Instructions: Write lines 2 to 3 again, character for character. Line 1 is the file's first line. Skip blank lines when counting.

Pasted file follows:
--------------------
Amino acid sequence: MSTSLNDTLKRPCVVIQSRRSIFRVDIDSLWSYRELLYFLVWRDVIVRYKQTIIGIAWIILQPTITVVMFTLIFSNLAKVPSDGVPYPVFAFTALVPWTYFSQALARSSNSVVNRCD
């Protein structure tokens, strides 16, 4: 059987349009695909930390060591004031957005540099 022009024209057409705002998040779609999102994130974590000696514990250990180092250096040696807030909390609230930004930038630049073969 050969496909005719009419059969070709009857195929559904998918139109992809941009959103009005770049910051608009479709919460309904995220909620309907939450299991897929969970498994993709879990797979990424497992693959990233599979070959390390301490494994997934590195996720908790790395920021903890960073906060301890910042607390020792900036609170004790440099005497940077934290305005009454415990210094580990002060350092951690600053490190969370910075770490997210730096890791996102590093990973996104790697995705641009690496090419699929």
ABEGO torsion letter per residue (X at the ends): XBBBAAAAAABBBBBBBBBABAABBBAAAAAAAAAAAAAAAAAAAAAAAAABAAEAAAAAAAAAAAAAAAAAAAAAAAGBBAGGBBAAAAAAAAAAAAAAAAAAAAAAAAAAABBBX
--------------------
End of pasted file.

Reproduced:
């Protein structure tokens, strides 16, 4: 059987349009695909930390060591004031957005540099 022009024209057409705002998040779609999102994130974590000696514990250990180092250096040696807030909390609230930004930038630049073969 050969496909005719009419059969070709009857195929559904998918139109992809941009959103009005770049910051608009479709919460309904995220909620309907939450299991897929969970498994993709879990797979990424497992693959990233599979070959390390301490494994997934590195996720908790790395920021903890960073906060301890910042607390020792900036609170004790440099005497940077934290305005009454415990210094580990002060350092951690600053490190969370910075770490997210730096890791996102590093990973996104790697995705641009690496090419699929």
ABEGO torsion letter per residue (X at the ends): XBBBAAAAAABBBBBBBBBABAABBBAAAAAAAAAAAAAAAAAAAAAAAAABAAEAAAAAAAAAAAAAAAAAAAAAAAGBBAGGBBAAAAAAAAAAAAAAAAAAAAAAAAAAABBBX